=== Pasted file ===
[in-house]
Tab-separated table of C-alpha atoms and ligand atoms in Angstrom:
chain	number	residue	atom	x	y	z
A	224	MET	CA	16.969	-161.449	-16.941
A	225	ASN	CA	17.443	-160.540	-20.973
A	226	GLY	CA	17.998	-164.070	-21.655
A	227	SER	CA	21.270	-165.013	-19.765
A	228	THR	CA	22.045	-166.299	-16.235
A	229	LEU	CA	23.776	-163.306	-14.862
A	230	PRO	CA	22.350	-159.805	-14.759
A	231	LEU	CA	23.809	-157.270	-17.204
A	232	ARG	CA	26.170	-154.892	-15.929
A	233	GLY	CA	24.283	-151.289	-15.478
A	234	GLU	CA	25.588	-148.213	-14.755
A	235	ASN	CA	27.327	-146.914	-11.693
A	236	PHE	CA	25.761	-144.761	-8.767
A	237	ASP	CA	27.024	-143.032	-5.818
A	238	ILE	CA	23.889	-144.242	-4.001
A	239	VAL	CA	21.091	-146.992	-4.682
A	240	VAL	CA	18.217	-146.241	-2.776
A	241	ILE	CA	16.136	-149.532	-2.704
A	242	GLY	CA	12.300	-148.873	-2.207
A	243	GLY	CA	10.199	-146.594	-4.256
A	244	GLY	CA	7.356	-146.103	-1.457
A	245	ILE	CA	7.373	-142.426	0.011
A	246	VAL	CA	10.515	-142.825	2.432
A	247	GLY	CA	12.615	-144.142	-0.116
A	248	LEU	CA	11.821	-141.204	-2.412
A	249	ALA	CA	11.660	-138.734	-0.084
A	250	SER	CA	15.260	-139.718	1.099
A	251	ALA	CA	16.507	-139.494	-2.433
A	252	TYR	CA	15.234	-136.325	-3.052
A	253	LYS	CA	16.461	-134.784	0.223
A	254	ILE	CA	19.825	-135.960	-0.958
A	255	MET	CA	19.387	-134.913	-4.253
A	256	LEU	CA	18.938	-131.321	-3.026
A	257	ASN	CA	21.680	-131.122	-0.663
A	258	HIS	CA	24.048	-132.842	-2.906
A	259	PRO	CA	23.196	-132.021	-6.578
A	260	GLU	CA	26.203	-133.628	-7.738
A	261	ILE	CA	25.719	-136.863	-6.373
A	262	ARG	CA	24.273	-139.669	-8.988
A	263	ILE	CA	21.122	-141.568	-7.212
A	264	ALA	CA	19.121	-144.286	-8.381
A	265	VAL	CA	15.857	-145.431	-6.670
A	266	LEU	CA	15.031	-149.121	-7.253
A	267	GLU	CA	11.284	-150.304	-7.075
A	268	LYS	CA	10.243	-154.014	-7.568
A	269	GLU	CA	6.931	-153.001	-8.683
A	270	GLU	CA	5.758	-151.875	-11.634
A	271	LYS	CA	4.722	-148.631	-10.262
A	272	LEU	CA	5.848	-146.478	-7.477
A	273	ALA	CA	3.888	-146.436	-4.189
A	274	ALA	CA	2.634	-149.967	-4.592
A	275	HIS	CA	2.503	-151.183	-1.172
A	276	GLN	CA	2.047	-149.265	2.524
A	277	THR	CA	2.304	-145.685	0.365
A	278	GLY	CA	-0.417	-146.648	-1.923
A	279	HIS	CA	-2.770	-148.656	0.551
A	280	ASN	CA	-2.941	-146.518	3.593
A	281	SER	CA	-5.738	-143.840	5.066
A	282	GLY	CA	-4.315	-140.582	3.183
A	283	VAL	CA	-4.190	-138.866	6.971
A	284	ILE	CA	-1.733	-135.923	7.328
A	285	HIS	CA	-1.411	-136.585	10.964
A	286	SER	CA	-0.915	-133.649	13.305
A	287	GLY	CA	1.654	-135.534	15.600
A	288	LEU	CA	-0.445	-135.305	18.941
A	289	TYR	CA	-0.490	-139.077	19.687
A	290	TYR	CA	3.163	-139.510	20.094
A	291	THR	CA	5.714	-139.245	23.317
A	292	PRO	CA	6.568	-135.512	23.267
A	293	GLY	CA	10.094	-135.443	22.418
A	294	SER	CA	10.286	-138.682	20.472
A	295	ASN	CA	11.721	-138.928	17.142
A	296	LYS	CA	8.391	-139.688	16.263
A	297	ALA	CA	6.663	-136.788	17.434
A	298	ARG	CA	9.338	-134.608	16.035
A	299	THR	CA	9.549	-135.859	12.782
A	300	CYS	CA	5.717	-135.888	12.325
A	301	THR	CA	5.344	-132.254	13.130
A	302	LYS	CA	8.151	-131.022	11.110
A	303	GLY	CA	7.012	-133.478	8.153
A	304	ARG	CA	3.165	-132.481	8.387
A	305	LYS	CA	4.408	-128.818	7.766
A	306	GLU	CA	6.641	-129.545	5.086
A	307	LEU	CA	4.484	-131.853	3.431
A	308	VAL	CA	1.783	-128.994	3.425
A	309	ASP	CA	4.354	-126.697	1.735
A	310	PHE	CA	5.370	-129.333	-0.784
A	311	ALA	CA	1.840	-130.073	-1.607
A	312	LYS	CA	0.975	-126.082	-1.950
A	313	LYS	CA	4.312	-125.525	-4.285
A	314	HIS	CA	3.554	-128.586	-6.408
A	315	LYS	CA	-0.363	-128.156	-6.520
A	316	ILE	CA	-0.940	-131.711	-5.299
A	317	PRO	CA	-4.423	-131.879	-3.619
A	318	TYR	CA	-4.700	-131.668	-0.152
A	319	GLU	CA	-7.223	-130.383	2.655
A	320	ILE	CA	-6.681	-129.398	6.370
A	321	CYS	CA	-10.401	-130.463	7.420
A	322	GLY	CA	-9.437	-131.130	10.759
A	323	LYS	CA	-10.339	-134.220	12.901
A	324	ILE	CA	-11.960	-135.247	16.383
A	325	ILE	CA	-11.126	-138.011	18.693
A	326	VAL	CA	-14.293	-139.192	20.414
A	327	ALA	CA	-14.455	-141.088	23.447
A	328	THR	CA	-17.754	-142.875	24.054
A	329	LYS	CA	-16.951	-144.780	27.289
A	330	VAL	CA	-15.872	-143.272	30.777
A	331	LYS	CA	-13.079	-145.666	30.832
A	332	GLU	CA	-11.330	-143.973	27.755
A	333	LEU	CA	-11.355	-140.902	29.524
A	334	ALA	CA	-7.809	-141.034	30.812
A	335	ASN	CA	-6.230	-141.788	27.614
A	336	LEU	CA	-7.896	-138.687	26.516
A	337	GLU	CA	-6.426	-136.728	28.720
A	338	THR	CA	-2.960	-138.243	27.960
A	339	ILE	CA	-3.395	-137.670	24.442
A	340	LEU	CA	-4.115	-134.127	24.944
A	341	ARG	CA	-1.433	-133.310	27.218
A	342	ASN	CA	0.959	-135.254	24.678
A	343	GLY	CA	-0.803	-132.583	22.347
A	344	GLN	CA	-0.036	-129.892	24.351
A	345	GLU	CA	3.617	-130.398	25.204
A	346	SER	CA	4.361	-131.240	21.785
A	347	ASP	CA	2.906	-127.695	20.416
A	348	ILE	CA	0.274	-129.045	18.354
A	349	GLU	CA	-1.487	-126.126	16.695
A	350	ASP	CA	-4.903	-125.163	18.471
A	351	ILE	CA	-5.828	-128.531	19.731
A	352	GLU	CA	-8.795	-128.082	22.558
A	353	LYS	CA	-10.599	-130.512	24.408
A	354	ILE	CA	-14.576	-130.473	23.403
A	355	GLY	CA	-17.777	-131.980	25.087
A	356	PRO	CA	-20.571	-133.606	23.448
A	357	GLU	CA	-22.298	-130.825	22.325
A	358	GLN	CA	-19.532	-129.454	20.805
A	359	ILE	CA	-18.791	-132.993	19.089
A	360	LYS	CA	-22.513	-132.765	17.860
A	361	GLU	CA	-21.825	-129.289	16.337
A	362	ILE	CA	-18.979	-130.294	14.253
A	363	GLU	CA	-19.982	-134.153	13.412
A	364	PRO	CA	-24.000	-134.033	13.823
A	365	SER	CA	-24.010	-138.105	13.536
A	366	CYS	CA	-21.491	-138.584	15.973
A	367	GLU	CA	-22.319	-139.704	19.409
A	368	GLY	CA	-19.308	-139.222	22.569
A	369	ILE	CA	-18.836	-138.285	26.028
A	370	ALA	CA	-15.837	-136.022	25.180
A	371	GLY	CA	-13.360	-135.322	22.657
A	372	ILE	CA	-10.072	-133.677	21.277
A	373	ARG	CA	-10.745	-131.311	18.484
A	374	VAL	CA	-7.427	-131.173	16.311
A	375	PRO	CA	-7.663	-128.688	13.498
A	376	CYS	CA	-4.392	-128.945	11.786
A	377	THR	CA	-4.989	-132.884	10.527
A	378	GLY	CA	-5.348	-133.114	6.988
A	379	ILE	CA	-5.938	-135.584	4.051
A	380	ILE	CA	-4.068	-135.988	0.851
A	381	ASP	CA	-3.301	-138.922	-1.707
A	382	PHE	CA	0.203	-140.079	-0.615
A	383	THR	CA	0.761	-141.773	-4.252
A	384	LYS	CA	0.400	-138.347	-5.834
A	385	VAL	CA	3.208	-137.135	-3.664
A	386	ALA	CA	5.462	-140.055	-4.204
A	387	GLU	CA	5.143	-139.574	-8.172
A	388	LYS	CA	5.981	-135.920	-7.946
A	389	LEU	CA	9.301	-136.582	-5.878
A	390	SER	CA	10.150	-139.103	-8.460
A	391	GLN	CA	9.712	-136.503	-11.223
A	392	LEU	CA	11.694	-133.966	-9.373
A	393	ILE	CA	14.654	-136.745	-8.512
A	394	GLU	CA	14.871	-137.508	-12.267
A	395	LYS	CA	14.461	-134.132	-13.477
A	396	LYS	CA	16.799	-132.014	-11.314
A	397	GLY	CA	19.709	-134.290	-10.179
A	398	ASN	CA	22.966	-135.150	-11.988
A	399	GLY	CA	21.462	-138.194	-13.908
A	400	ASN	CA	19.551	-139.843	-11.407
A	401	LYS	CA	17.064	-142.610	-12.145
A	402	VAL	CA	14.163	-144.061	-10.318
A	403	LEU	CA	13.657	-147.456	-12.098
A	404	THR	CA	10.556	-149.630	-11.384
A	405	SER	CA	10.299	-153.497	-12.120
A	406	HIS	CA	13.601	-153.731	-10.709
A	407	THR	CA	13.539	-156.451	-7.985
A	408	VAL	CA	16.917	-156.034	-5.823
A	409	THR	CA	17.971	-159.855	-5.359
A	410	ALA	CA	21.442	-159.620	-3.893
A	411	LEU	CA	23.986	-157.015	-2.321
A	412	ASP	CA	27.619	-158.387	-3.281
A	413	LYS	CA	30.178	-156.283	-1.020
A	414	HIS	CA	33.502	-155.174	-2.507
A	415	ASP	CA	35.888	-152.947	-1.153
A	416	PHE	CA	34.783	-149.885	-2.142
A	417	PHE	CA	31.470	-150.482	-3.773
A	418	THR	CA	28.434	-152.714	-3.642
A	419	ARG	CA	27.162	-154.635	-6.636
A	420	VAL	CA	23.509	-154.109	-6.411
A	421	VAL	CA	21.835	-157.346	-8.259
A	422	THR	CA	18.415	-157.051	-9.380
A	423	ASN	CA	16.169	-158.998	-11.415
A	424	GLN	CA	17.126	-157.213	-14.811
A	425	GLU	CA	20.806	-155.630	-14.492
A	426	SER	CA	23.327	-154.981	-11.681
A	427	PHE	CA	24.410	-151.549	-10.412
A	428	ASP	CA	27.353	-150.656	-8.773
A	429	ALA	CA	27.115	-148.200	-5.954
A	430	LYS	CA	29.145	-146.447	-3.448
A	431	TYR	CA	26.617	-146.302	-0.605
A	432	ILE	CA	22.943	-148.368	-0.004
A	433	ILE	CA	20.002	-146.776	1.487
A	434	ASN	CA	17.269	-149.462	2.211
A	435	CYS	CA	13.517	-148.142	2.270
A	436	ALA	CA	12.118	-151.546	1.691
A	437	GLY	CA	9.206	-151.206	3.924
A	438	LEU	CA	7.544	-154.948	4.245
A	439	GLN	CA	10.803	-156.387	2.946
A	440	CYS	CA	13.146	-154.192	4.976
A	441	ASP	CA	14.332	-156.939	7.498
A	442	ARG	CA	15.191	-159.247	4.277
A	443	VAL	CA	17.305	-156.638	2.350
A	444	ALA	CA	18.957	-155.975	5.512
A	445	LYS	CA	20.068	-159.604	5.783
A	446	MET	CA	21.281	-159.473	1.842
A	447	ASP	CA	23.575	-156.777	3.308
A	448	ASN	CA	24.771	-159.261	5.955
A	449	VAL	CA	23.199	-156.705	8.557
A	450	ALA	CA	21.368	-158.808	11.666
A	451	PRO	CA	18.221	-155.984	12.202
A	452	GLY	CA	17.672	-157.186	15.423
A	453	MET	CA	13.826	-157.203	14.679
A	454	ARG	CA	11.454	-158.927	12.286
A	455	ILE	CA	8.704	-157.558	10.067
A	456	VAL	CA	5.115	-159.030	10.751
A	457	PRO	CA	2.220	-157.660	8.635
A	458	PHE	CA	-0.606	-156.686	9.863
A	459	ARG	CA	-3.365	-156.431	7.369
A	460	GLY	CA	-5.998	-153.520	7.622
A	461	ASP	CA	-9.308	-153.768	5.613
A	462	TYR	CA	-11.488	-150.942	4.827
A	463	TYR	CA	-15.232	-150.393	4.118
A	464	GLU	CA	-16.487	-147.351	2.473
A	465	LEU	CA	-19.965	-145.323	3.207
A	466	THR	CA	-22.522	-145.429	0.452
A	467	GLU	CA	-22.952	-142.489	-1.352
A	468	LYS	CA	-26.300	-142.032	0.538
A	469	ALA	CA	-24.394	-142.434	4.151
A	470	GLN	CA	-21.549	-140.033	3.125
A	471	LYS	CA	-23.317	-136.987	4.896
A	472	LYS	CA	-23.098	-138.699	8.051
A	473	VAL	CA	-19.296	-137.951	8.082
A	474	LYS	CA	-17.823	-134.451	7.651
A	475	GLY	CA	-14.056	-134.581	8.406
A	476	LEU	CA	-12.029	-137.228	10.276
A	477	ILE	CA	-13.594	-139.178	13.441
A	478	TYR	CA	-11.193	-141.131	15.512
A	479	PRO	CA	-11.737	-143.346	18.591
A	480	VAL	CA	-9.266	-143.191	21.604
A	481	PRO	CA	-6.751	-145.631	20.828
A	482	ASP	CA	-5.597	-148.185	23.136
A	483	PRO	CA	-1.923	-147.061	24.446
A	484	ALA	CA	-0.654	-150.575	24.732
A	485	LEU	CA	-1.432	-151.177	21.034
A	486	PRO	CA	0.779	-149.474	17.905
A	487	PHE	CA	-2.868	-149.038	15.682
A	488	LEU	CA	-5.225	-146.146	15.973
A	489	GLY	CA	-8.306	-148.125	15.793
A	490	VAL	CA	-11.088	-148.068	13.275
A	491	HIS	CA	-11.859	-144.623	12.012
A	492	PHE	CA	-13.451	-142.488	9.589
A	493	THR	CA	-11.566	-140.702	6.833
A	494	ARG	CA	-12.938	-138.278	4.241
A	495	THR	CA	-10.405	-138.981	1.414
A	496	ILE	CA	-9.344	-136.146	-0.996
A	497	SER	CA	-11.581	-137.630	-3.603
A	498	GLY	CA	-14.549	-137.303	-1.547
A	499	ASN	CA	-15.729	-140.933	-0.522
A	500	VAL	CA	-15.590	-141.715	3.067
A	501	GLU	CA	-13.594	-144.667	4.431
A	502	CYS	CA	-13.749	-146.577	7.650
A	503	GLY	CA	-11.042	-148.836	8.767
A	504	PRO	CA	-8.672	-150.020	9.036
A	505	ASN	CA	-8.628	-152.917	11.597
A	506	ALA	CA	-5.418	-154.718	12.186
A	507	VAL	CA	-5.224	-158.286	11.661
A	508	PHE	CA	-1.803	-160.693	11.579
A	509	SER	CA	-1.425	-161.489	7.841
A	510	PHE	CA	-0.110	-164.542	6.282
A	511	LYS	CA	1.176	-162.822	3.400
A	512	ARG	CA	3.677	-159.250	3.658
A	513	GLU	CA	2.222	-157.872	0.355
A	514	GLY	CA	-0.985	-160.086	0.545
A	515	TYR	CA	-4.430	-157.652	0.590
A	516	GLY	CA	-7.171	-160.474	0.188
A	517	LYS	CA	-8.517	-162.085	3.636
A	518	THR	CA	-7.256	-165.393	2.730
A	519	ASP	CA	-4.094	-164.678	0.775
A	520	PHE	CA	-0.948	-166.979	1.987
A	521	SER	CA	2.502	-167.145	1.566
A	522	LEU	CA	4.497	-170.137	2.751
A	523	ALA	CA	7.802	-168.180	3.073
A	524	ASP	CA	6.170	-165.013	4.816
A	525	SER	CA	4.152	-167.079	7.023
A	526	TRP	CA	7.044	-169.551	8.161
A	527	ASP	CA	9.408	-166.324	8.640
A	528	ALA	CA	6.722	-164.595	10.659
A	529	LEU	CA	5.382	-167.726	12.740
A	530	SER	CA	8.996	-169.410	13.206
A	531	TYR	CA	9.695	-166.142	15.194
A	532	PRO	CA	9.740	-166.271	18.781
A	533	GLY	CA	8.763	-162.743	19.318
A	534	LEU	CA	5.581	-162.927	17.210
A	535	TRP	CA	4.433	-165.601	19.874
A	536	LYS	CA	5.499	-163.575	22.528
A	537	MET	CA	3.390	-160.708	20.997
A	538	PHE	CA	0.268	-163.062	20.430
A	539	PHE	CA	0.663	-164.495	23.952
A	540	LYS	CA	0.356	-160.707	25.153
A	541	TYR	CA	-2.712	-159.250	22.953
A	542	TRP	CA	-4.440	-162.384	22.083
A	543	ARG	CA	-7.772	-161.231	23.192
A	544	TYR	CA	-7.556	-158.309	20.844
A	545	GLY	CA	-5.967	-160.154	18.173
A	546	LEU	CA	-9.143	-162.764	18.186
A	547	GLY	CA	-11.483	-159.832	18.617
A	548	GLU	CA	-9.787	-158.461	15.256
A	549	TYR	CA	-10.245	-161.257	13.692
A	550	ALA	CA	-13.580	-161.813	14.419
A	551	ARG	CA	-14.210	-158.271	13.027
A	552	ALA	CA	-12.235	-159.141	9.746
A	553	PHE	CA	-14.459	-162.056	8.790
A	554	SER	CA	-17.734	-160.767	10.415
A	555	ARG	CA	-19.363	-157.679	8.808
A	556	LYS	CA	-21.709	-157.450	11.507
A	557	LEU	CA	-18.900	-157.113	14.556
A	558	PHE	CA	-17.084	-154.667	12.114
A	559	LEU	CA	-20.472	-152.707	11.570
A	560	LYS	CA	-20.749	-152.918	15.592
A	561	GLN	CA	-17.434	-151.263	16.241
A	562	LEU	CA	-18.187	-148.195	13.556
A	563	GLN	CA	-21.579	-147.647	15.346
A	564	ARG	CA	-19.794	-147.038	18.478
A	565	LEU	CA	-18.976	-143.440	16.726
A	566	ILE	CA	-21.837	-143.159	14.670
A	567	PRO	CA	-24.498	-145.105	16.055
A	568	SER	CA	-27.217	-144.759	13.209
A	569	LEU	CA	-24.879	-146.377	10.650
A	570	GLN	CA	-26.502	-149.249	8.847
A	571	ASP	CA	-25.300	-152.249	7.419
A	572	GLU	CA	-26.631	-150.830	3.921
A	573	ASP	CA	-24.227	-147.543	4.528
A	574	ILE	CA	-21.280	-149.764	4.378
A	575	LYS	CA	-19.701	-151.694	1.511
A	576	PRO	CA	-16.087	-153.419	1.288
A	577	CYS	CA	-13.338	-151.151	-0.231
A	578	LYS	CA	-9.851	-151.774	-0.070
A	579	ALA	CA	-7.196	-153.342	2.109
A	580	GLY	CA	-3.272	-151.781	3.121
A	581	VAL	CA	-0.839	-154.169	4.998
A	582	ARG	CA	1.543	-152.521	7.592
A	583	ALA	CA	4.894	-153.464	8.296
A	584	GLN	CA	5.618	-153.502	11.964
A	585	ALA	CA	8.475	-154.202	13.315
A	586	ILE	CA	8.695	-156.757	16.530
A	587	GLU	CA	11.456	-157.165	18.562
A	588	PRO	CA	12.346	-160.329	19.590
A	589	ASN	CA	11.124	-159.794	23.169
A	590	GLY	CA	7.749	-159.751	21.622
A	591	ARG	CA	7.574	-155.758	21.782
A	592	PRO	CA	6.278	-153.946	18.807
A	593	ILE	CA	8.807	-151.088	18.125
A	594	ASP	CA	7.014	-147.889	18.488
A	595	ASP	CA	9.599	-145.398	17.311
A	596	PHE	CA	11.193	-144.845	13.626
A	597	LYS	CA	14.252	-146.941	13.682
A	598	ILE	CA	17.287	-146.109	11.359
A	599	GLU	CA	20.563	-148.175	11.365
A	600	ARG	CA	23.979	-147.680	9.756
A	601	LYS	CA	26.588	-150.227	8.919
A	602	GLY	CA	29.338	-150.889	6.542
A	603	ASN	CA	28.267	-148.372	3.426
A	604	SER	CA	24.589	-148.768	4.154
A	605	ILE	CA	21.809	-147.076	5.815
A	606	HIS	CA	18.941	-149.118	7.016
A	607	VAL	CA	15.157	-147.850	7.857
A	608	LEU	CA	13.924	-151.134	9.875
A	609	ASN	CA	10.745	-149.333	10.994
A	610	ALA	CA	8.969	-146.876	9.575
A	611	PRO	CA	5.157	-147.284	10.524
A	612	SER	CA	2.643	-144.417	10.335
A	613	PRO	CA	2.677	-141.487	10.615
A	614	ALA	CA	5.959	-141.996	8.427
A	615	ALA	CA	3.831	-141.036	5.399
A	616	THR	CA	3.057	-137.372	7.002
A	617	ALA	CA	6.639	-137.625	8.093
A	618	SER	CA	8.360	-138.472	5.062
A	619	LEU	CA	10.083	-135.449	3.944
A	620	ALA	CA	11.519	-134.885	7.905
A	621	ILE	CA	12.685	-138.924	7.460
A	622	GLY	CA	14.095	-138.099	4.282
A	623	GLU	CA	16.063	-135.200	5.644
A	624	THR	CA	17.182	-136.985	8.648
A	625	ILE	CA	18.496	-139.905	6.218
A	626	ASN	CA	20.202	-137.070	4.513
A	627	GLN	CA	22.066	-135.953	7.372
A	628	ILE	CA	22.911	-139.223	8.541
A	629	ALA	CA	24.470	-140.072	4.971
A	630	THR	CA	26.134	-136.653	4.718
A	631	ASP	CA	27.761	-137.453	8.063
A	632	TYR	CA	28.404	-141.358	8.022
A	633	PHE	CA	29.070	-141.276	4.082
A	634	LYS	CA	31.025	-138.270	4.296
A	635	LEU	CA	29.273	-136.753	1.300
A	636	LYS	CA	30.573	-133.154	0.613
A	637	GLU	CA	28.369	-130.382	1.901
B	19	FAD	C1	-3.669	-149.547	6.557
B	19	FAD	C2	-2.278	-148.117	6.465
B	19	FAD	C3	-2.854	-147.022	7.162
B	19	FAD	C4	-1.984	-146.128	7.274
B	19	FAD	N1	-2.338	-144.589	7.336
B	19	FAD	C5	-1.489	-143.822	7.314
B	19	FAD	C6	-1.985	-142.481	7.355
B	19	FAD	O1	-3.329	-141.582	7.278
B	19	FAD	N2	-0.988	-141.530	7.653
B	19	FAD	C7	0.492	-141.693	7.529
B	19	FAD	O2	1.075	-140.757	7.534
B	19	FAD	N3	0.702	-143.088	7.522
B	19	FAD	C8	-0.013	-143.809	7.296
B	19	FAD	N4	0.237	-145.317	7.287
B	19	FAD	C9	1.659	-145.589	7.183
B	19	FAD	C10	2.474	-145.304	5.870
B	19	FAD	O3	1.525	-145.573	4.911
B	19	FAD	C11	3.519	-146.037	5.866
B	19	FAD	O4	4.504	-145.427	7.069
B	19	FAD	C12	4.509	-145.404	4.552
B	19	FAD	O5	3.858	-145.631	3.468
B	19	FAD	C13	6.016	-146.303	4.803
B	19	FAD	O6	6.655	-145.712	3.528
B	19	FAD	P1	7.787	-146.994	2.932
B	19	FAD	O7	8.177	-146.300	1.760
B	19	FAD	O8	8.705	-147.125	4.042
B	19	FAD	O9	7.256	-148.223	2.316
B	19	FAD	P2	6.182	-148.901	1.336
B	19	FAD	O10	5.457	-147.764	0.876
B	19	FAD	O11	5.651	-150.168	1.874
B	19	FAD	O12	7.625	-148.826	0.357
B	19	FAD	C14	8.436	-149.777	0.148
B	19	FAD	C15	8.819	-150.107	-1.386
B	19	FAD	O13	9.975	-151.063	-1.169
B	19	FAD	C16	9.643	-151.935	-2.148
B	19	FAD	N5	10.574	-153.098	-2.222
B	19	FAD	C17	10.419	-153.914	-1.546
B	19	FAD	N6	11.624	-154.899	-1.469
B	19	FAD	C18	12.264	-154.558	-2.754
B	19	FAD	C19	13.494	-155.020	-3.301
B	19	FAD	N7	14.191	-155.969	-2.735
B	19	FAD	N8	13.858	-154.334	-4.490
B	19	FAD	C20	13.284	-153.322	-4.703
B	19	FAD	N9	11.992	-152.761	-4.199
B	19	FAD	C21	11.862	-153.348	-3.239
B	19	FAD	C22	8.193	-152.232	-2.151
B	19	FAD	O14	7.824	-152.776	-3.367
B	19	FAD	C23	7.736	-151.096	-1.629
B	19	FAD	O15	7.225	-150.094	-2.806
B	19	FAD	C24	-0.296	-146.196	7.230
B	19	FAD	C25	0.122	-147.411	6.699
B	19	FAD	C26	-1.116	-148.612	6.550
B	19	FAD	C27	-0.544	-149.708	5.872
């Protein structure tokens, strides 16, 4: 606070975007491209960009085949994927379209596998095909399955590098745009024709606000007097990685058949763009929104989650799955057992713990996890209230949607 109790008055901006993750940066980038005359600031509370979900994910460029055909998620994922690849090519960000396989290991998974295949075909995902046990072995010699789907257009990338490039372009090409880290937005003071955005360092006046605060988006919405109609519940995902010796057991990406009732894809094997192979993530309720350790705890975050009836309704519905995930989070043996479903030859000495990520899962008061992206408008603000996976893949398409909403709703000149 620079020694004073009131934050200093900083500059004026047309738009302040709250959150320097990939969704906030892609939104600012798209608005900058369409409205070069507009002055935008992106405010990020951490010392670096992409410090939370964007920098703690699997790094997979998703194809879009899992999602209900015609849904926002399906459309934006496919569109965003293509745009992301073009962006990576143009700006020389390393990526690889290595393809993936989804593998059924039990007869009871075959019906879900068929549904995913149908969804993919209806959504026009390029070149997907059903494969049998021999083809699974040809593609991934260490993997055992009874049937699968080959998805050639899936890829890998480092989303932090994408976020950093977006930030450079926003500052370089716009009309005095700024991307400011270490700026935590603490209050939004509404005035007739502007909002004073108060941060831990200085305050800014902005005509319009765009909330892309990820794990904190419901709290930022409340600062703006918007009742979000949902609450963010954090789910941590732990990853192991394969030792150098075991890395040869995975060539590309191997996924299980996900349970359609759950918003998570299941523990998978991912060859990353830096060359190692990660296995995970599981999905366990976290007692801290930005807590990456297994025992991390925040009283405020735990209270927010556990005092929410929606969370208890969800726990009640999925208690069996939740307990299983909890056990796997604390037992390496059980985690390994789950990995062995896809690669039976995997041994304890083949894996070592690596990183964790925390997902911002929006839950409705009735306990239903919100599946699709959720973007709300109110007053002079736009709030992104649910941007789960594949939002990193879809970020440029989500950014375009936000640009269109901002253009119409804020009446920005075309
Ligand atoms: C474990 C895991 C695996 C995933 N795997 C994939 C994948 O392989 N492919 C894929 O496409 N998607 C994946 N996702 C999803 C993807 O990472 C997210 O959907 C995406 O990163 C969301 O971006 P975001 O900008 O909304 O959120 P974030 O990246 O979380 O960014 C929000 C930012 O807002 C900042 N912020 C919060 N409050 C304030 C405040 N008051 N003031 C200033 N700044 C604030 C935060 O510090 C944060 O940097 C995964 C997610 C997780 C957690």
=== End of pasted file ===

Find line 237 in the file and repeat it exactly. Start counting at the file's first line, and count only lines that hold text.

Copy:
A	457	PRO	CA	2.220	-157.660	8.635